Pups will have fab personalities just like Dam/Sire, they will make great agility prospects for possble small to medium or just great pets.

If interested please e-mail me with your intention for pup.
No one liners, give as much info about yourself, please scroll down to read the kind of questions I'll be asking of possible new owners.

Thanks for taking the time to read


Bailstails Monster Inc ISDS 290468

Inc proven and available for stud to DNA tested bitches with good hips scores only, not above the BVA standard of 13


Bailstails Monster Inc ISDS 290468
CEA/CH clear by parentage,
DNA tested clear for TNS and CL
PRA tested clear.
Gonioscopy eye tested for Glaucoma: unaffected
Height: approx 21" at the shoulder.
Perfect Scissor bite.
Hips 3-3.

Inc's page

Inc was sired by  Aled Owen's
World CH. Llangwym Bob ISDS 224454 and my Lucy Lastic @ Bailstails ISDS 267933., both duel reg.
Both dogs have great temperaments.
Both Bob/Lucy DNA tested Clear/Normal for CEA/CH, Lucy DNA tested Clear/Normal for TNS and CL.
Inc clear by parentage for CEA/CH.

These will be questionsIi ask of possible new owners, all reply's are private and for my use only.

1, Your full name, address and contact details.
2, Reference details of two people who know you well.
3, Are you first time collie/poodle owners.
4, Will puppy be for pet or work.
5, How secure/safe is your garden.
6, Who will have sole interest in training pup.
7, Where will puppy/dog live.
8, Preference dog/bitch
9, Do you work full/part time/stay at home.
10, Will puppy be left for long periods.
11, Your intended sport/activity for dog/puppy.
12, Do you have children under 5 years old.

Bailtails has produced Top (Grade 7) Agility dogs and BFA Flyball

Read all about them on Previous litters page.

My main aim is to breed for Health/Temperament/Speed/Drive and most of all a Loyal/Loving family pet that fits in well with you and your life style.
Breeding only occasionally we aim to produce dogs that are sound, have a good temperament with people and are perfectly at home with some type of Working environment Albeit Agility/Obedience/Working Trials or Sheep Work.

Previous Owners

All previous owners of our dogs are now our friends and give us regular pictures and updates on their progress and if you would like any information about our lines please don't hesitate to ask for references and contacts.

What I ask of you

Please be prepared as I do ask for references from people who know you well, I also need to know what field you intend to work you dog in and what kind of life it will lead.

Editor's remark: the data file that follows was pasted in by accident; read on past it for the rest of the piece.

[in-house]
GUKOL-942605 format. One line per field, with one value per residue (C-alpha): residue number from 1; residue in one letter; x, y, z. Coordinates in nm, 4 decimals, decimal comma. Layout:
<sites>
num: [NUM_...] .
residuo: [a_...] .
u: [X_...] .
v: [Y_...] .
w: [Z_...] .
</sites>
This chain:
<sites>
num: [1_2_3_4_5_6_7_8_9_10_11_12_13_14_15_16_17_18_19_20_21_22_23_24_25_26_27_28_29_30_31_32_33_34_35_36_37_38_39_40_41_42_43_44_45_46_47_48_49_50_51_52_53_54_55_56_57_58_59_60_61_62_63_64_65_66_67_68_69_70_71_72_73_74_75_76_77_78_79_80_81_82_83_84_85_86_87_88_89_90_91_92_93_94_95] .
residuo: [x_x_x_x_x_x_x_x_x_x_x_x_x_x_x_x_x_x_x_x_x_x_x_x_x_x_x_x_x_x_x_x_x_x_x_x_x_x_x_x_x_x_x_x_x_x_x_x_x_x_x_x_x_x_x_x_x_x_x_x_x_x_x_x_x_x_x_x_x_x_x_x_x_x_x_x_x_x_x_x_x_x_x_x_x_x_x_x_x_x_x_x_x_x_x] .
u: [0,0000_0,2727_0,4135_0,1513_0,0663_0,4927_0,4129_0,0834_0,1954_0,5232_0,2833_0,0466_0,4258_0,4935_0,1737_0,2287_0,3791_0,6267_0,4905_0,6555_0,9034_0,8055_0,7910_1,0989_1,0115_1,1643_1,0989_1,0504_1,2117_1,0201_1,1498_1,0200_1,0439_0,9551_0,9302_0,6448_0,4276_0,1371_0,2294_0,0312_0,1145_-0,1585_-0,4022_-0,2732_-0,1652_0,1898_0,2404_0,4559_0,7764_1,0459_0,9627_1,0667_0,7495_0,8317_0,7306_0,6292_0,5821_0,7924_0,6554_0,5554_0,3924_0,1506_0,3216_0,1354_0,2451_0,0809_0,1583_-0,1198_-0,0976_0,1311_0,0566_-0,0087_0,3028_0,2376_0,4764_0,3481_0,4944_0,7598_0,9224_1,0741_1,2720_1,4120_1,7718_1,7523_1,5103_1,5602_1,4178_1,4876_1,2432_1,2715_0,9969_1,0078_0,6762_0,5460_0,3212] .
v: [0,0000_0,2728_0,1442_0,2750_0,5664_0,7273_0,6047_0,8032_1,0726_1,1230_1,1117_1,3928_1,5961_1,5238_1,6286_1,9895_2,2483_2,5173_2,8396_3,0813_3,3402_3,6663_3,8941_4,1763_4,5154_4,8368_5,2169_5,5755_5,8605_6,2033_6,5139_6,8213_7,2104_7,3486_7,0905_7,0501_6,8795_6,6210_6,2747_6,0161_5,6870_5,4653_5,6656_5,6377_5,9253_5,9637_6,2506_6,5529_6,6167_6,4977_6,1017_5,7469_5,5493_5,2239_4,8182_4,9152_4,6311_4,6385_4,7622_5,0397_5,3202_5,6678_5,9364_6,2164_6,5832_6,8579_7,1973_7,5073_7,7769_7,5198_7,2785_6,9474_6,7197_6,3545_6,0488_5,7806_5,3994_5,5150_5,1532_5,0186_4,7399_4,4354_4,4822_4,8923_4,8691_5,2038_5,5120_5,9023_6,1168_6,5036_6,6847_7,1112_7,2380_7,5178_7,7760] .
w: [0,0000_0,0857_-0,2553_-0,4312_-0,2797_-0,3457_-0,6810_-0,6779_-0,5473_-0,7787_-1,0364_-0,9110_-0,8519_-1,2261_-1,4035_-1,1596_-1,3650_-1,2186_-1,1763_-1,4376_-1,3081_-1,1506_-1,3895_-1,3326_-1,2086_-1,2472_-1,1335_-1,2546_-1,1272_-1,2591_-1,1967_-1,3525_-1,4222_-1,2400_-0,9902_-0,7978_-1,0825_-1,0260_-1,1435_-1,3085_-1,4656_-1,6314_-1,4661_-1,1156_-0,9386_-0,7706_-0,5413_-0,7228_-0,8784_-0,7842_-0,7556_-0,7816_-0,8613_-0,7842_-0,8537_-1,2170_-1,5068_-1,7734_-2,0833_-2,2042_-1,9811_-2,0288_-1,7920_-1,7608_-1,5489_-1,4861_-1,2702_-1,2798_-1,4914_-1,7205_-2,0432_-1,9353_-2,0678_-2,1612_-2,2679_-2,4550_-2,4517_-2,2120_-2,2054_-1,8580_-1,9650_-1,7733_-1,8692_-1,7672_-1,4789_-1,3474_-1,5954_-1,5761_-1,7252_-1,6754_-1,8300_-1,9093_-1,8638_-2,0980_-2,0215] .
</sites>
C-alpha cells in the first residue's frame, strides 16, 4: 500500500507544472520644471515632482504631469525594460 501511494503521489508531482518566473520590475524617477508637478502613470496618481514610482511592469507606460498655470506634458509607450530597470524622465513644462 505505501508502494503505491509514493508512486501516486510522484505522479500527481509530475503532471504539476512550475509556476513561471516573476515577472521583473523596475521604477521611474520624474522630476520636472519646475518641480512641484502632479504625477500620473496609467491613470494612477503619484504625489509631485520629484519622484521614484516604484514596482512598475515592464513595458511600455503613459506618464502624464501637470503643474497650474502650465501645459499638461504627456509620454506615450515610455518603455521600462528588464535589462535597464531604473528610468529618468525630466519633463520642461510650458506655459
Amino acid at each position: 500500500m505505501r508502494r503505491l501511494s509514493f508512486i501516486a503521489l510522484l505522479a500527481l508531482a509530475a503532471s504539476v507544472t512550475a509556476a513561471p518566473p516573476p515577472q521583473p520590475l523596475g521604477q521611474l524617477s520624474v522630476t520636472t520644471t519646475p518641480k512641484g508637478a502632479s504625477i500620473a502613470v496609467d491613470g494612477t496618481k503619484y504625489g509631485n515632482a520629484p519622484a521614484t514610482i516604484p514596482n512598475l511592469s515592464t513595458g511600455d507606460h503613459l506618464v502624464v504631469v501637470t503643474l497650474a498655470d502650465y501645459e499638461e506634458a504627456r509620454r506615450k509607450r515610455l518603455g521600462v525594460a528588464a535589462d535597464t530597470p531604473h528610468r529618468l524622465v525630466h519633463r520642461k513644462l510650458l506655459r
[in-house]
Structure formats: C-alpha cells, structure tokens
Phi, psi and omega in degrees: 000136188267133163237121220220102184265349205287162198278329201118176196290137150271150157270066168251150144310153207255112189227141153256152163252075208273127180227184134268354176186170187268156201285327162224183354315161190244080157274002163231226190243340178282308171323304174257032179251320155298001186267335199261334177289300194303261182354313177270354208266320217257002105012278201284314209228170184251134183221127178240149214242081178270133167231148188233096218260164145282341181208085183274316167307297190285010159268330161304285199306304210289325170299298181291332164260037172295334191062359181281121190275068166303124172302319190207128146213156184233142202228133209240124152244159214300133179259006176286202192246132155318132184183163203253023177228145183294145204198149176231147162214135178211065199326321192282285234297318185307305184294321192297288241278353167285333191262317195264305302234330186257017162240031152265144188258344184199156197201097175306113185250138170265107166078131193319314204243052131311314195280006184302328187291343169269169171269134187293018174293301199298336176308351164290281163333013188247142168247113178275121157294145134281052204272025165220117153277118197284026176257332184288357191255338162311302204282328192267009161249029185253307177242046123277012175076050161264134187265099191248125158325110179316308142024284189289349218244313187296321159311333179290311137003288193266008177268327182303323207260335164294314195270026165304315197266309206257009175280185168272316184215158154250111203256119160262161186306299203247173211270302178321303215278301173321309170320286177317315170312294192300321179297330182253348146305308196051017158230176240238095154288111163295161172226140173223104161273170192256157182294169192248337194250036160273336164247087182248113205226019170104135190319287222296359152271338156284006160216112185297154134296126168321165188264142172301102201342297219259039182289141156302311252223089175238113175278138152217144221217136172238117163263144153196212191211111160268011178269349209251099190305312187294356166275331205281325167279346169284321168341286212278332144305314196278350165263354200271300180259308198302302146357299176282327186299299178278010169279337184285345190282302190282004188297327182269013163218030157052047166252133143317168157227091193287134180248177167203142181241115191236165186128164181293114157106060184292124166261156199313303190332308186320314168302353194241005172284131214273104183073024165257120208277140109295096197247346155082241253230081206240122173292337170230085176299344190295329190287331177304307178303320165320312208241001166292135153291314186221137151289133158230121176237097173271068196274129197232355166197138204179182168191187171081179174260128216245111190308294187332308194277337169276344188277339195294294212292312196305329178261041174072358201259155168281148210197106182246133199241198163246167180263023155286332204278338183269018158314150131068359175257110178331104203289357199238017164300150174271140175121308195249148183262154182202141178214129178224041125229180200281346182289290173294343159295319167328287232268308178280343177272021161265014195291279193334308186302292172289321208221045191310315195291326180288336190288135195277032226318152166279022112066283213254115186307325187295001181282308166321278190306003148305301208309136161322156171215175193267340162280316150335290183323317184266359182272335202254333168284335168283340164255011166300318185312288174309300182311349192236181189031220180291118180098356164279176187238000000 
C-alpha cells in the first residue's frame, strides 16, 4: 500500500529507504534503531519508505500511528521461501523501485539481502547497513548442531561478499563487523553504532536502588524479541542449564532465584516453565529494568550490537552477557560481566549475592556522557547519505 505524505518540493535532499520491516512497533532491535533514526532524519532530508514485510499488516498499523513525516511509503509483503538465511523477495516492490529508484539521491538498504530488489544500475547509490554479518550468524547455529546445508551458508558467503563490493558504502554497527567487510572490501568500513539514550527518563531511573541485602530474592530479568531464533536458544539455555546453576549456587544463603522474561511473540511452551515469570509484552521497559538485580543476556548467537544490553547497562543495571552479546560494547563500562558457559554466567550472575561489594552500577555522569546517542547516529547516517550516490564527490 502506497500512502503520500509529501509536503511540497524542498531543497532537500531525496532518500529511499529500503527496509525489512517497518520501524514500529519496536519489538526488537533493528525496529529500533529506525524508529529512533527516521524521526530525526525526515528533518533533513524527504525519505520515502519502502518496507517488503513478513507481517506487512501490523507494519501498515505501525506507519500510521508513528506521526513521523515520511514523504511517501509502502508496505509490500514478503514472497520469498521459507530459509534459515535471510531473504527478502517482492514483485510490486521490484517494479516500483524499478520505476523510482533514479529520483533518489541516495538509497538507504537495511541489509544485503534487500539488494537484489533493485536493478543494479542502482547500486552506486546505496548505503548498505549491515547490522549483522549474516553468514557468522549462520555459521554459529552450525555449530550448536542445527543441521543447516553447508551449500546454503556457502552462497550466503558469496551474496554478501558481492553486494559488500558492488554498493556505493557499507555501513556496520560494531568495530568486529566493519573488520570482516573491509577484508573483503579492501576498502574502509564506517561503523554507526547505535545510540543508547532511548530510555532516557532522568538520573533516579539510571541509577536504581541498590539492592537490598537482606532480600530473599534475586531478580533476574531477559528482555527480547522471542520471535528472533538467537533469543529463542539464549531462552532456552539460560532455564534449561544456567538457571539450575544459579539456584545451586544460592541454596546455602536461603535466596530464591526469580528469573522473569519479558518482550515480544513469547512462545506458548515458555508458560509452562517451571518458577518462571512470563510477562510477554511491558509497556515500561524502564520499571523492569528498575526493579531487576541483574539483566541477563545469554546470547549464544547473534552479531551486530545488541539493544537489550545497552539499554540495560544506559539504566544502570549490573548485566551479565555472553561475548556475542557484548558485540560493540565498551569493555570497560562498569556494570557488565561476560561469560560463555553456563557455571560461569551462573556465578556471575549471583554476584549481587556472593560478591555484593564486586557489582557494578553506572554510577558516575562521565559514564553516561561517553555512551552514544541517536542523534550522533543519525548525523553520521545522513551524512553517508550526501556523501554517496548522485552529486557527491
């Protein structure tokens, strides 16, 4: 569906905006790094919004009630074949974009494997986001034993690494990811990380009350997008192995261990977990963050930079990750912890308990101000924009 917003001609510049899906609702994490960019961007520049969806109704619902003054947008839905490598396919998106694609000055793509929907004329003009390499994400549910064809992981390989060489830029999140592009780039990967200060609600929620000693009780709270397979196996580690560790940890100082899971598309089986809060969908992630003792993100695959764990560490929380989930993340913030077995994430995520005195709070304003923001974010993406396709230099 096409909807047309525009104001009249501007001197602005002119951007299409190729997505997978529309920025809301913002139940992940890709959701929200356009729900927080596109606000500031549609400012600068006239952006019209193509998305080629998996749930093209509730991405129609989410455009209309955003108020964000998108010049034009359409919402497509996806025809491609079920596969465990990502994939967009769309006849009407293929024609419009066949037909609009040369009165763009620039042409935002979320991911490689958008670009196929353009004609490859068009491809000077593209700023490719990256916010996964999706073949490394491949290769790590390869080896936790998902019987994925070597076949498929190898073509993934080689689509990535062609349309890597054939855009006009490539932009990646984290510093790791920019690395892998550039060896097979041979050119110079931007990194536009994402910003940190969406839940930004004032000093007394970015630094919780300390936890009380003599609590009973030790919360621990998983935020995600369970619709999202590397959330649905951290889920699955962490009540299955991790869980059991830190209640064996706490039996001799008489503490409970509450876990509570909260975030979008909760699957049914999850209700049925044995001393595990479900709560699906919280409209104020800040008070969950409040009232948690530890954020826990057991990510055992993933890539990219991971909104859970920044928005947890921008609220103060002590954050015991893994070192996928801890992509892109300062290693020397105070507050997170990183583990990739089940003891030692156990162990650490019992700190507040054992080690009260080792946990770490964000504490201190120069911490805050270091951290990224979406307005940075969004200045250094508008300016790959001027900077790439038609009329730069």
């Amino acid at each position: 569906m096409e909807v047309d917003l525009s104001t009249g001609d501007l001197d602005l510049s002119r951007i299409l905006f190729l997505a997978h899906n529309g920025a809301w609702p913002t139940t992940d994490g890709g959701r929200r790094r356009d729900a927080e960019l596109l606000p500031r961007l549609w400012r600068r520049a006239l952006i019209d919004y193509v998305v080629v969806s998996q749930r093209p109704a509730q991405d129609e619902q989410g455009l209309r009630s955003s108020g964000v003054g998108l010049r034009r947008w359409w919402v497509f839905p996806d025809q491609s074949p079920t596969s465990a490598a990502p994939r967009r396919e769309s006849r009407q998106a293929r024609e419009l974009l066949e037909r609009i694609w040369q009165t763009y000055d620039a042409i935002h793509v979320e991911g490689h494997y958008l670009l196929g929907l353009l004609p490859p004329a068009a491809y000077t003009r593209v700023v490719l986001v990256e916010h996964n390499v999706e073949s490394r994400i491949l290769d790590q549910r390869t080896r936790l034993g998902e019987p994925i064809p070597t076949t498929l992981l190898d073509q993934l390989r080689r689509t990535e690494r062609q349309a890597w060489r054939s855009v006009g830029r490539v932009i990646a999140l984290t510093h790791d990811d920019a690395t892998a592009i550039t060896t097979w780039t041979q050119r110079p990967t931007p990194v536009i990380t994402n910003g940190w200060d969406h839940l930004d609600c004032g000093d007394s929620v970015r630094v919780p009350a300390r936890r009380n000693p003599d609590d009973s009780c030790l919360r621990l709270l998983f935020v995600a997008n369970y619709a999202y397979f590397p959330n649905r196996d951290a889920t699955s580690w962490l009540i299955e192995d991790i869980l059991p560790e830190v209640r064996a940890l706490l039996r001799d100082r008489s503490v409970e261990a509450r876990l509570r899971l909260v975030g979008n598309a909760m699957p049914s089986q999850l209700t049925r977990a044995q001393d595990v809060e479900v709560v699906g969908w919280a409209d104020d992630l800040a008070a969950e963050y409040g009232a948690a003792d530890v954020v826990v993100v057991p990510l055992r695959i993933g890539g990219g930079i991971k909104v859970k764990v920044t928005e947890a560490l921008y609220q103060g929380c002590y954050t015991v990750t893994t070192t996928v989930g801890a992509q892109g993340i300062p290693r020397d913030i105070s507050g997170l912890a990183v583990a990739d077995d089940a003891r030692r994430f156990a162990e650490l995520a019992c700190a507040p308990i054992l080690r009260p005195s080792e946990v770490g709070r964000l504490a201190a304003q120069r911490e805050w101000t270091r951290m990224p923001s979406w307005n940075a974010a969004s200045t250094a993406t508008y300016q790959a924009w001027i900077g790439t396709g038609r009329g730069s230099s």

Bailstails lines need to respect you and not be dominated by you, so do allow them to get things right while youngsters, positive handling is a great way to achieve these results what ever their age, so don't let them learn bad habits, I'm sure if you can do all of these things you will have a life time companion.
I do try to choose the right owners/homes for my dogs off-springs.

What these dogs will offer you

Pups from these mating should offer you 110% of themselves as they are highly INTELLIGENT and come from strong proven working lines, they should be very keen and biddable with not too strong an eye.
Inc x ???? progeny should have good (proportionate) eye that will not be too 'focused'...keen enough but not as much as would cause problems to working at other Disciplines other than Sheep work.

Read below for more information about puppies

Puppies should be of kindly temperament, be of athletic conformation, black/white or tri-coloured with coats of medium texture fur, and having semi tipped or prick ears.

Inc has been DNA-CEA/CH,TNS and CL tested, all Inc's results came back Clear/Normal:  (meaning he will NEVER produce CEA/CH , TNS or CL carrier or affected pups.)....Inc PRA tested Normal/Clear,he is also Gonioscopy eye tested for Glaucoma: unaffected, he has also been BVA hips scored and we are more than pleased with his results, see above details/results.

What you will get with your new pup

Pups will be reared in the home, well socialized with people and ours/other dogs, used to all noises inside/outside the house. By use of sound DVD.

Well traveled from 4 weeks onwards, used to going/traveling in a cage, started clicker training and part house Trained.
Puppies will be available to go to their new homes at 8 wk's old: micro-chipped, BVA eye-tested at 6weeks old and be Vet-health checked, all puppies will be K.C. or possible duel Registered, you can choose the name you want with Bailstails affix at start.
All pups will come with puppy pack, food, toy, progress sheet, 6 weeks free insurance & 5 generation pedigree.

If you want one of these pups for sheep work I will need to get it ISDS registered, please let me
know when applying for one of my breeding.

Might be suitable for pet homes

I usually only consider experienced collie owners  who intend to work their dogs, but might consider an active Pet home so please do ask. If you think you may be interested in one of our puppies please bear in mind that border collies are not for the feint hearted; these dogs are bred with some aspect of work in mind so will require an active and stimulating lifestyle.

Great Temperament Speed/Drive and Willingness to work

If you feel you can handle a dog with a Great Temperament, Speed/Drive and Willingness to workand want's to please, contact me, Details below. If you are interested in putting your name on my puppy list just let me know by e-mail:

Pups will be suitable for Agility/Obedience/Working Trials/Sheep Work and Active pet homes only